The headline isn't bragging; we have a new Wagn term: "Rules".
Even if you're just getting started with Wagn, you probably have some understanding of "cards". You understand that by "everything is a card", we mean that almost every unique chunk of information on Wagn has a common structure, whether it's text, an image, a user, a search, a setting, a number, etc.
If you've gotten serious about exploring Wagn, you also know that Set are groups of cards you can configure with Setting. The idea is that you can apply Settings like layouts, templates, captchas, help text, etc, very broadly or very narrowly, depending on which Set you apply them to.
When you configure a specific Set with a specific Setting, you get a "Rule." So, for example, if you want to change the permission for who can view user cards, you might go through the Options tab for a user card and change the *read permission for "All User cards". In doing so, you will be prompted to created a rule card named "User+*type+*read". Note: this pattern isn't new, but the term "Rule" is. You don't have to remember long card names to use rules, but if you take the time to understand one or two, you'll have a deeper sense of how Wagn works.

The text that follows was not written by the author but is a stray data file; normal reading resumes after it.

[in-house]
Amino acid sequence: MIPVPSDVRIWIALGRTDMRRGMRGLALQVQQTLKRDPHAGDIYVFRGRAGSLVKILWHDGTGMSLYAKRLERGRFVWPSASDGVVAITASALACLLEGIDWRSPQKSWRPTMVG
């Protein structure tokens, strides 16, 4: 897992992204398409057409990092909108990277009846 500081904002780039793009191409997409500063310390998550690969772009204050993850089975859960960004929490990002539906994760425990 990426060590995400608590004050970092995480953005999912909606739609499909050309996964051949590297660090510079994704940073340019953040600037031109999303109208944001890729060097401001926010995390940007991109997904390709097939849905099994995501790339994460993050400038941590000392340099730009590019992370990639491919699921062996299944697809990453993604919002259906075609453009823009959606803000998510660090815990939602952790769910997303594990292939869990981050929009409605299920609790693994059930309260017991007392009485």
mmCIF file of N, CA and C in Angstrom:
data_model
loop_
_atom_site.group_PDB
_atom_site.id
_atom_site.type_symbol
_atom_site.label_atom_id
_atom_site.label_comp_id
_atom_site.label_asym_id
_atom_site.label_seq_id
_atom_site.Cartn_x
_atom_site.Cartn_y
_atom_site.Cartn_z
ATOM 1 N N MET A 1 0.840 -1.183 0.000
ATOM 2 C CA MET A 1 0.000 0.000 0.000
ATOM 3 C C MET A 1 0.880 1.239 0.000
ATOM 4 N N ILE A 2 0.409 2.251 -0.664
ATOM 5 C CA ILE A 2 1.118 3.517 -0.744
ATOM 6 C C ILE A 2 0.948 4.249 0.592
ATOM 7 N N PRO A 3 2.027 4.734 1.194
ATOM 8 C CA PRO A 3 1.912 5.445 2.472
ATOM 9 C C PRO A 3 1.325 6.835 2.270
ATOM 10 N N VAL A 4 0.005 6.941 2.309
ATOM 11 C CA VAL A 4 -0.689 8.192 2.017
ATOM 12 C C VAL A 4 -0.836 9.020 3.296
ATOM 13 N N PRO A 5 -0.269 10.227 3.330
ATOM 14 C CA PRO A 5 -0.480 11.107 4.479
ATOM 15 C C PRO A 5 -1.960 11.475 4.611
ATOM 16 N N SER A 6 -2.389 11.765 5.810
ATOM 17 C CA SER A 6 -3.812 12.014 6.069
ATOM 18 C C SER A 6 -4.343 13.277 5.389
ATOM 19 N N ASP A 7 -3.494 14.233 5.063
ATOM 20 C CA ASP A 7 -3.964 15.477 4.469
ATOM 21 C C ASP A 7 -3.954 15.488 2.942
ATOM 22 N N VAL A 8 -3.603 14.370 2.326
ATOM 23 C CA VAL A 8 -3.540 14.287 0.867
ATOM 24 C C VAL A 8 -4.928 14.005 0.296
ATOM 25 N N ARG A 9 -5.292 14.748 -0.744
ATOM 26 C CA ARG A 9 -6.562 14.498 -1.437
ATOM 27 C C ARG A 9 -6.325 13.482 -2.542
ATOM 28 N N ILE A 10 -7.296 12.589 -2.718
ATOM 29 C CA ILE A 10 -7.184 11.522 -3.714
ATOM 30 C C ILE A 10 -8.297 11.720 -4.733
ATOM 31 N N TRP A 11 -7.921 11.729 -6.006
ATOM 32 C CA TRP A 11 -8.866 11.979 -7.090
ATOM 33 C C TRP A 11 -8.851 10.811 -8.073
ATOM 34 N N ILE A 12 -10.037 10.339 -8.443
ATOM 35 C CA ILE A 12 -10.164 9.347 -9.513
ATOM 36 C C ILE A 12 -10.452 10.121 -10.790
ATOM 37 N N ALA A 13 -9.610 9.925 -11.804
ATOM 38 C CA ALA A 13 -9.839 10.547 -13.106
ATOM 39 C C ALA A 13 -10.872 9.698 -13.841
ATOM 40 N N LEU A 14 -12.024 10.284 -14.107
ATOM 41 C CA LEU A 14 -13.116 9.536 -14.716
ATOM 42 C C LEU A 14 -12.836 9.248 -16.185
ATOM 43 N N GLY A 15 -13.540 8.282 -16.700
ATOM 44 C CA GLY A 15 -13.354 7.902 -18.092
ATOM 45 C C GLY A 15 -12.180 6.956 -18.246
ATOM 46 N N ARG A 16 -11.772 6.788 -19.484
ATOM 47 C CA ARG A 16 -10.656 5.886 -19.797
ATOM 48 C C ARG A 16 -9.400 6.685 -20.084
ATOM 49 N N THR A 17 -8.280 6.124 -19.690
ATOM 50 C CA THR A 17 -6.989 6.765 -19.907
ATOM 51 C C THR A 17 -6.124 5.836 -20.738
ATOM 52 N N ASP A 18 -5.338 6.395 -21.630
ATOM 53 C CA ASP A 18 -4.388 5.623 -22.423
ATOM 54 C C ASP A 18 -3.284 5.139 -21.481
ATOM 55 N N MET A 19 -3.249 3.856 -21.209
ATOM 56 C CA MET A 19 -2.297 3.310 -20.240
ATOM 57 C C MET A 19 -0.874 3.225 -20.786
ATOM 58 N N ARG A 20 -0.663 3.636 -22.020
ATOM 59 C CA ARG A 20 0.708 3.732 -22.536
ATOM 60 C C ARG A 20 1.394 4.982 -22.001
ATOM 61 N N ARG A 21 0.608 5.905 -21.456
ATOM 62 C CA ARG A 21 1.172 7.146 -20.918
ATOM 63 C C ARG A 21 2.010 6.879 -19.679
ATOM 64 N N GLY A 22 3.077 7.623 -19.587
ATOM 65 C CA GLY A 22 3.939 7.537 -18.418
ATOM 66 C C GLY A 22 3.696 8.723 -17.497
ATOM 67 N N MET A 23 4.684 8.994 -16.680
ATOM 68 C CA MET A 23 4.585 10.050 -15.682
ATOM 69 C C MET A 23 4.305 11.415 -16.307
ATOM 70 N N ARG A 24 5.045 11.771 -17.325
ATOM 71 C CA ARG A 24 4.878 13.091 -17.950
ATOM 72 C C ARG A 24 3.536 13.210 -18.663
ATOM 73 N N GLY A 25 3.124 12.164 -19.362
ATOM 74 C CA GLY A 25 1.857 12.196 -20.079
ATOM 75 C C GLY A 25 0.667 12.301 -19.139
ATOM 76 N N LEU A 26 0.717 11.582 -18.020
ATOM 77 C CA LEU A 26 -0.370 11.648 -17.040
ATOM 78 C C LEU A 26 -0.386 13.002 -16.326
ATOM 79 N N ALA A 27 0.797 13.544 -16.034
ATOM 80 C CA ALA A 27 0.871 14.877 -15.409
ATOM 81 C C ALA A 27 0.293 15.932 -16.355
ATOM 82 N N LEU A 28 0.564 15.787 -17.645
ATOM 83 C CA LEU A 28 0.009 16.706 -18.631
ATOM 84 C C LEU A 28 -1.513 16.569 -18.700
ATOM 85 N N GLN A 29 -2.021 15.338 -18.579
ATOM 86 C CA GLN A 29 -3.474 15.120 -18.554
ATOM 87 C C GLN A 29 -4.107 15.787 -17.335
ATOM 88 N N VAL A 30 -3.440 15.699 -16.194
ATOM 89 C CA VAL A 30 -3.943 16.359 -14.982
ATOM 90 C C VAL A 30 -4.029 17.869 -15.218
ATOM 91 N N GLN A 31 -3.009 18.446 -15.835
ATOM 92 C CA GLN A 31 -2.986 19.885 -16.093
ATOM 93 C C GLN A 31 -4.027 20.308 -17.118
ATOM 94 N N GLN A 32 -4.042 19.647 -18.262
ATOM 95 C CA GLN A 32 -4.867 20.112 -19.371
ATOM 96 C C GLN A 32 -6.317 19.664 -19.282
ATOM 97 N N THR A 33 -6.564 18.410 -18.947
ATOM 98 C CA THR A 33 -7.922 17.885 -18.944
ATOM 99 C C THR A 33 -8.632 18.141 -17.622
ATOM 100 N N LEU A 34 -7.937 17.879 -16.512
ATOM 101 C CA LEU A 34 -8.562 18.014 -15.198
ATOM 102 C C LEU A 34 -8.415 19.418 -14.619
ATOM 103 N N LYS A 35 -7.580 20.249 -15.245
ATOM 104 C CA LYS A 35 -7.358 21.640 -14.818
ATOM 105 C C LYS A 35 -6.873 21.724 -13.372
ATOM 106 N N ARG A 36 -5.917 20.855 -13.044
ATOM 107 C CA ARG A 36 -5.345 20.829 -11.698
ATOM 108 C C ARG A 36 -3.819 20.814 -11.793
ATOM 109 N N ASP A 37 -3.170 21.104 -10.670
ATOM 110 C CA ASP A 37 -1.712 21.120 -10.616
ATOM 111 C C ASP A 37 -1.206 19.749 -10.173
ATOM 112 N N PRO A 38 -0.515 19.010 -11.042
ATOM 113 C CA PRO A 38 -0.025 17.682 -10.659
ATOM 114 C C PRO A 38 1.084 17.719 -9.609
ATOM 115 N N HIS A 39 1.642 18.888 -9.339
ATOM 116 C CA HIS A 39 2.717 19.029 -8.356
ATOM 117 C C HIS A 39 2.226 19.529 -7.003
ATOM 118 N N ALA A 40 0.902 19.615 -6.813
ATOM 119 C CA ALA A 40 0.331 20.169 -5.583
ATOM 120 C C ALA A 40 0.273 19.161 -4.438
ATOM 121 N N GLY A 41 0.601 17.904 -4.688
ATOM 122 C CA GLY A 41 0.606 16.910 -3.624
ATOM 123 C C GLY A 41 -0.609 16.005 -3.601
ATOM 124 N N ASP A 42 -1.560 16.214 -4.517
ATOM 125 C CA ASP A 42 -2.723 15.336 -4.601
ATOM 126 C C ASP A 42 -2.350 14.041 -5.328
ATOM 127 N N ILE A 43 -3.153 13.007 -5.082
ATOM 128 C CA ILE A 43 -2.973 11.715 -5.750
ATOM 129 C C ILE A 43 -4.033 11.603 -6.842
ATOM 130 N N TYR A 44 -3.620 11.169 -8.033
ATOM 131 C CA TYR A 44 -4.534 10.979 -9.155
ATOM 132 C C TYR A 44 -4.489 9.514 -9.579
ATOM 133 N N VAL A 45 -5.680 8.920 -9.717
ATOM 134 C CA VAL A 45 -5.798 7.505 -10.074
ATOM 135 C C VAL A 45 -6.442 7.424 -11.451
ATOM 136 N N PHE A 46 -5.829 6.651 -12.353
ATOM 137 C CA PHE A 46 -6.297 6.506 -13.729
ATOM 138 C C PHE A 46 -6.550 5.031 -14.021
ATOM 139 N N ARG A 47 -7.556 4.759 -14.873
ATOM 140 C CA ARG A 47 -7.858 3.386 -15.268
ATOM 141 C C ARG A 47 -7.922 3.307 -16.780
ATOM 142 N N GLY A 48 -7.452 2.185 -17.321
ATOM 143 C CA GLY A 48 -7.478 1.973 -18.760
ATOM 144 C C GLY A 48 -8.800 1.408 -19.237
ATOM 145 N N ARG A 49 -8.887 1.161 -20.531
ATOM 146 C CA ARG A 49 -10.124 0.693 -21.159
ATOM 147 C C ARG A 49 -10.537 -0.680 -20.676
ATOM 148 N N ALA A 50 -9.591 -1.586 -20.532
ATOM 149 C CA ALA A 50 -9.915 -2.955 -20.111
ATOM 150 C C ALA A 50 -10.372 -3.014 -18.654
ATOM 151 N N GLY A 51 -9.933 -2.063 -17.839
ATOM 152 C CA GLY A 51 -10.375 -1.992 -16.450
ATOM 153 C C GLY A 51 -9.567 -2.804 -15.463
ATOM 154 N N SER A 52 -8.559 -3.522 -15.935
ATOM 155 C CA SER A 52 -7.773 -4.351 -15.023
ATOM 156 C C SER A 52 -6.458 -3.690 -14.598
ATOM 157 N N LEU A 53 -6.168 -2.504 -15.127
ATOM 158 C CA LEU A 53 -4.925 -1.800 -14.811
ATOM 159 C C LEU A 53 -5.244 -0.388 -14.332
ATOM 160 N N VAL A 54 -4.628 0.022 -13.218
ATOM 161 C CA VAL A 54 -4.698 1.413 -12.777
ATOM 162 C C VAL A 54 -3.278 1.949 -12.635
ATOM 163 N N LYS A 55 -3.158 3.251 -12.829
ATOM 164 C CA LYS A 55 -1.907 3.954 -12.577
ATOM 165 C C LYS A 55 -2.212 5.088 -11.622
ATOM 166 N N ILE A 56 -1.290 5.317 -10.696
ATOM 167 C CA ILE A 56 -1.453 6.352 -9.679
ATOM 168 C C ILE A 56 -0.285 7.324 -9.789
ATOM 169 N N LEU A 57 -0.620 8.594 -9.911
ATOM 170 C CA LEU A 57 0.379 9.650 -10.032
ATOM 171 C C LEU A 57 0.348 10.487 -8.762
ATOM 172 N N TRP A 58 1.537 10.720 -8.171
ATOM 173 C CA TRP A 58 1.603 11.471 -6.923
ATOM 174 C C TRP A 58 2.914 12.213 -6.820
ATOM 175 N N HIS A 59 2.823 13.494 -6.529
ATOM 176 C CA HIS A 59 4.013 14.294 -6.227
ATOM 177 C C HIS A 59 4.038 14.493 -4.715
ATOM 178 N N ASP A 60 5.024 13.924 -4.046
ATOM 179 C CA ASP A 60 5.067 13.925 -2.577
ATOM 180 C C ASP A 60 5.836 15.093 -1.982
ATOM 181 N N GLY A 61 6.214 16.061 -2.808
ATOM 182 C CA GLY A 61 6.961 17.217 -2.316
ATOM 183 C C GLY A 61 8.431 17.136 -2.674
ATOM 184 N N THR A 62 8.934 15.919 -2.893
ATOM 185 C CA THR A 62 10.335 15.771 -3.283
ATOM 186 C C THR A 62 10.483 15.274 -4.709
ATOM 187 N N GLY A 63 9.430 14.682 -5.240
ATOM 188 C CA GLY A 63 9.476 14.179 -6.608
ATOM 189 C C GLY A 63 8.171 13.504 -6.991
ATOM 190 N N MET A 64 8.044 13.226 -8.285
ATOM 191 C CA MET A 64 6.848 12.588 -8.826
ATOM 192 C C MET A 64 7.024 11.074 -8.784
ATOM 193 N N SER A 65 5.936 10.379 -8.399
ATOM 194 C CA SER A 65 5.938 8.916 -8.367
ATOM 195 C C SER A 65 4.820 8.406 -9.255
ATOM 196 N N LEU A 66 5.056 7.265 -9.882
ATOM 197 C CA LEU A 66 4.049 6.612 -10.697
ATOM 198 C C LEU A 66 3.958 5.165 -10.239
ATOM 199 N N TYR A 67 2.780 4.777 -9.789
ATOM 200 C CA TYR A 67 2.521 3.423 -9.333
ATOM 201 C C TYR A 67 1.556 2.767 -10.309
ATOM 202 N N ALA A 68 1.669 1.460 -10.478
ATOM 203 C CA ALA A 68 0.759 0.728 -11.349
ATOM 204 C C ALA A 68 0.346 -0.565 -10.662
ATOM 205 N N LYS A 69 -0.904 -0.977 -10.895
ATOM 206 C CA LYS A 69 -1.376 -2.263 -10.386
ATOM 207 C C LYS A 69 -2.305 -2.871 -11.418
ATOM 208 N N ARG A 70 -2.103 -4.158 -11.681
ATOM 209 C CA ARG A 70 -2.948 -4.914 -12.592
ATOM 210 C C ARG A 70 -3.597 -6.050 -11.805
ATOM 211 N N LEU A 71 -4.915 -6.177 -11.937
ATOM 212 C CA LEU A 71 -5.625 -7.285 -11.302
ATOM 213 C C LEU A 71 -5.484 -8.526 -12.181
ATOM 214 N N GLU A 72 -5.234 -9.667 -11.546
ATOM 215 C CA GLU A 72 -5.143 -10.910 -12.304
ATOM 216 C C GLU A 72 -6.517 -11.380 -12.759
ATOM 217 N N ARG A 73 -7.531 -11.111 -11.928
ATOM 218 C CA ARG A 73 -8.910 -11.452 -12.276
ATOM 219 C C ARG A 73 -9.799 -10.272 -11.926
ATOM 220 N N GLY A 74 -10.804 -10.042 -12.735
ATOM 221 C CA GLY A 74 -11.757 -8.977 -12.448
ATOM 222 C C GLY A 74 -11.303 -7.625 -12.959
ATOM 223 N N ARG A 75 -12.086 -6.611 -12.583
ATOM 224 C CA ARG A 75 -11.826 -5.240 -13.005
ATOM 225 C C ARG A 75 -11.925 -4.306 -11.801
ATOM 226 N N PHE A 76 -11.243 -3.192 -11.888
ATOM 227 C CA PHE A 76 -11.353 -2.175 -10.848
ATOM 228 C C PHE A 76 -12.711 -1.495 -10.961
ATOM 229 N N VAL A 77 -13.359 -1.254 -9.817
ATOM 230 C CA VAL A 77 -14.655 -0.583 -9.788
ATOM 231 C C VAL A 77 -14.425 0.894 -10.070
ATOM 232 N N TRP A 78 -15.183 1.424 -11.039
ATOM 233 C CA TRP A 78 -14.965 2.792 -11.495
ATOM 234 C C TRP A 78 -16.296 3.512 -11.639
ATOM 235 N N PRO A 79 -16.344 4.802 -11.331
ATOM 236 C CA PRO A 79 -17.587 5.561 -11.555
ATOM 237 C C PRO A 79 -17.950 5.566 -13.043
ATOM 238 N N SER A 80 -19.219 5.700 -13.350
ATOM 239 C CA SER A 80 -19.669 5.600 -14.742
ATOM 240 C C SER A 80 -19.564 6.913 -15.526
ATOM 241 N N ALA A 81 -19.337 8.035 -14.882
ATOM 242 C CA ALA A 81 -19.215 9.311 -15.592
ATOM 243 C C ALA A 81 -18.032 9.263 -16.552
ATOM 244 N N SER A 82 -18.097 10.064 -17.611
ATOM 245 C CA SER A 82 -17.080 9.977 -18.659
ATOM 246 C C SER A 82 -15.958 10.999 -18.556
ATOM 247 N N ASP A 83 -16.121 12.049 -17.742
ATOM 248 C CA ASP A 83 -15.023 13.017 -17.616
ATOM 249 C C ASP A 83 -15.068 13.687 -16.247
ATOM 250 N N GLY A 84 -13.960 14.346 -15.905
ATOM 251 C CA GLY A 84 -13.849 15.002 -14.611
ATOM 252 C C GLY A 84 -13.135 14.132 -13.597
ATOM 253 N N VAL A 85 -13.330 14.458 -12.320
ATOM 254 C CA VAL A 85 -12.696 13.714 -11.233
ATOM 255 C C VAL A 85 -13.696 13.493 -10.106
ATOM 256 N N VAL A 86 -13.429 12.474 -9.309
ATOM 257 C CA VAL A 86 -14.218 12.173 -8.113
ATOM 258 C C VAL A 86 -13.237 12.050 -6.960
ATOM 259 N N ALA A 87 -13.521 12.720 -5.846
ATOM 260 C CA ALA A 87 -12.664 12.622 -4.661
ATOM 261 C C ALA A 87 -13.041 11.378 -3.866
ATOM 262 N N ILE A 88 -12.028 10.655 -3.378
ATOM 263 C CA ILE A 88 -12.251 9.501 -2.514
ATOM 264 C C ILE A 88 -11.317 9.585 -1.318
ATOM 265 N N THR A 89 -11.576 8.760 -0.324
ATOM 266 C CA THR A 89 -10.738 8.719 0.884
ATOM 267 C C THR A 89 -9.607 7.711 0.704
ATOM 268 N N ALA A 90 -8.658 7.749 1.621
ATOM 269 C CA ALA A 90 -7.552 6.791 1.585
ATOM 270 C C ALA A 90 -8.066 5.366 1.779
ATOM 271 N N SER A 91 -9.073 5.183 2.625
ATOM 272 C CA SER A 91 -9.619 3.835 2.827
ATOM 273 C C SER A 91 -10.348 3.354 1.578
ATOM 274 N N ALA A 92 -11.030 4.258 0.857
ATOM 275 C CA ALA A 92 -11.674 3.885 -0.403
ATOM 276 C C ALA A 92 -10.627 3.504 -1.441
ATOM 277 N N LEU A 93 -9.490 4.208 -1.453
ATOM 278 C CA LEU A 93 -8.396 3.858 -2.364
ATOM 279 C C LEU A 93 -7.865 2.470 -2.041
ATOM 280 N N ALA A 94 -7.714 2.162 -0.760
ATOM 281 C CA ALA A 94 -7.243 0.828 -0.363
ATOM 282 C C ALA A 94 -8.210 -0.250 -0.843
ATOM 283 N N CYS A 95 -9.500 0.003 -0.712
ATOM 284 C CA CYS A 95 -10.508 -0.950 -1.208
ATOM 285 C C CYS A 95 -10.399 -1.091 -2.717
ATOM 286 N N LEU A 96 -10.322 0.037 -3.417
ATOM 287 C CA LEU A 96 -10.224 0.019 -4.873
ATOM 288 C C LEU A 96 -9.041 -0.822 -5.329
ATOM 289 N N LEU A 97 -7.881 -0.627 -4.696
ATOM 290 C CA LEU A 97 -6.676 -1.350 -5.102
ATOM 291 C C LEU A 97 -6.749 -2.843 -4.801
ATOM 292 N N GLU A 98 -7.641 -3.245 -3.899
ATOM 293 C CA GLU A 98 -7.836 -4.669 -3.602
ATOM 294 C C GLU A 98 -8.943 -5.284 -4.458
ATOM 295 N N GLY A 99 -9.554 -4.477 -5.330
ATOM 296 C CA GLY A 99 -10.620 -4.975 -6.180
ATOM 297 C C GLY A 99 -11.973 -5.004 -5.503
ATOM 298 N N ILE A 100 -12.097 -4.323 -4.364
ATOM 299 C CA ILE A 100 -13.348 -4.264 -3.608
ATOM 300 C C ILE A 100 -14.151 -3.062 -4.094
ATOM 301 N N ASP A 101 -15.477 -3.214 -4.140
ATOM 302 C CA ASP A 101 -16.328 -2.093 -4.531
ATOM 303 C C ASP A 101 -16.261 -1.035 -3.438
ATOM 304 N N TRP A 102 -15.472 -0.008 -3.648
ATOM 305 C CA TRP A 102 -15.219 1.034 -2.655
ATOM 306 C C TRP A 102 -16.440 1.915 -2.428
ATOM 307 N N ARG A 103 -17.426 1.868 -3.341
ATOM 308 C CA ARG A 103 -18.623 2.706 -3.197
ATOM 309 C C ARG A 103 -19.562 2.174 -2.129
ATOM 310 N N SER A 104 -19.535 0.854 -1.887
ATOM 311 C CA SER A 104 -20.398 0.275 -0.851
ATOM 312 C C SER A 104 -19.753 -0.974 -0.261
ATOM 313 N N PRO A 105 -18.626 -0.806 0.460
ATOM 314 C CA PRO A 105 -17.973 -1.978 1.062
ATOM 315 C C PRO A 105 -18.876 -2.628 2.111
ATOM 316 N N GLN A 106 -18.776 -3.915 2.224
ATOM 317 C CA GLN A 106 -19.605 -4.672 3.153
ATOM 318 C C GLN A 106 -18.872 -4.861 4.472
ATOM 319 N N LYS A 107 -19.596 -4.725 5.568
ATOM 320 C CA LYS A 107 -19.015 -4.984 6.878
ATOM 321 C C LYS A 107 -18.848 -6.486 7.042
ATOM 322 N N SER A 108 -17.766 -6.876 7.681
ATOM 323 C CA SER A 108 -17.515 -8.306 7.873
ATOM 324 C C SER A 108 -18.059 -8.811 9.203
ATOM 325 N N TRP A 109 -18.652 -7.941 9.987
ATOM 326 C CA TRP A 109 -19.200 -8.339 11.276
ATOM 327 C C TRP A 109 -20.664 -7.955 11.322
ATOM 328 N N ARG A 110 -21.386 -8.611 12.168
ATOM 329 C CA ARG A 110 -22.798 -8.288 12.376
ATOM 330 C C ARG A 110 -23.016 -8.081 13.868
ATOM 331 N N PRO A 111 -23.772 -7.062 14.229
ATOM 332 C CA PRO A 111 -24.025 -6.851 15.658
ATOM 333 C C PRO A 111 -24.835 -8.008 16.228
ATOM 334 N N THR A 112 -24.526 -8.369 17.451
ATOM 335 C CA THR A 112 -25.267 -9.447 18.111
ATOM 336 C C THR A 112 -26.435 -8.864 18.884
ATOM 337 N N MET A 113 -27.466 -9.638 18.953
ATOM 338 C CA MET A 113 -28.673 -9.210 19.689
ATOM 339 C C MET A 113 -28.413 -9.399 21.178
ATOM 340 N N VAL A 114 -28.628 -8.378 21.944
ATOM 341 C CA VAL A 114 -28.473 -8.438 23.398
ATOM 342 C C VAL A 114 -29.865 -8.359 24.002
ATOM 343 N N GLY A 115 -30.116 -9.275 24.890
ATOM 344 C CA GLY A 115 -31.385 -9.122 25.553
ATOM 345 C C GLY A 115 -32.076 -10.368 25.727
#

Like all compound names, our new rule card -- "User+*type+*read" -- has a left side and a right side, with the divider being the rightmost "+" sign. So the left in this case is "User+*type", and the right is "*read". Like all rules, the left side is a Set, and the right side is a Setting. In short: Set + Setting = Rule. Specifically, this rule applies the "*read" setting (which determines who can read a card) to the "User+*type" set (all user cards).
You may have noticed that many cardtypes or individual cards have some sort of special appearance or behavior that is not fully configured in cards. Image cards have special editors, Account Requests have special links to approve/deny, the recent changes card has special date groupings, the "*navbox" card shows the search bar, etc. All of those special configurations are accomplished through code rules that extend the relevant set of cards.
What's more - if you've got a little coding skill, you can develop new code rules yourself using Wagn's new Pack API. Even if not, you can now hire someone to extend Wagn to meet your personalized needs quickly and affordably. And as Wagn progresses, it will get easier and easier to build and share these "packs" of cards. If you're interested in tracking the progress of the new API, check out (and "watch") Packs+api.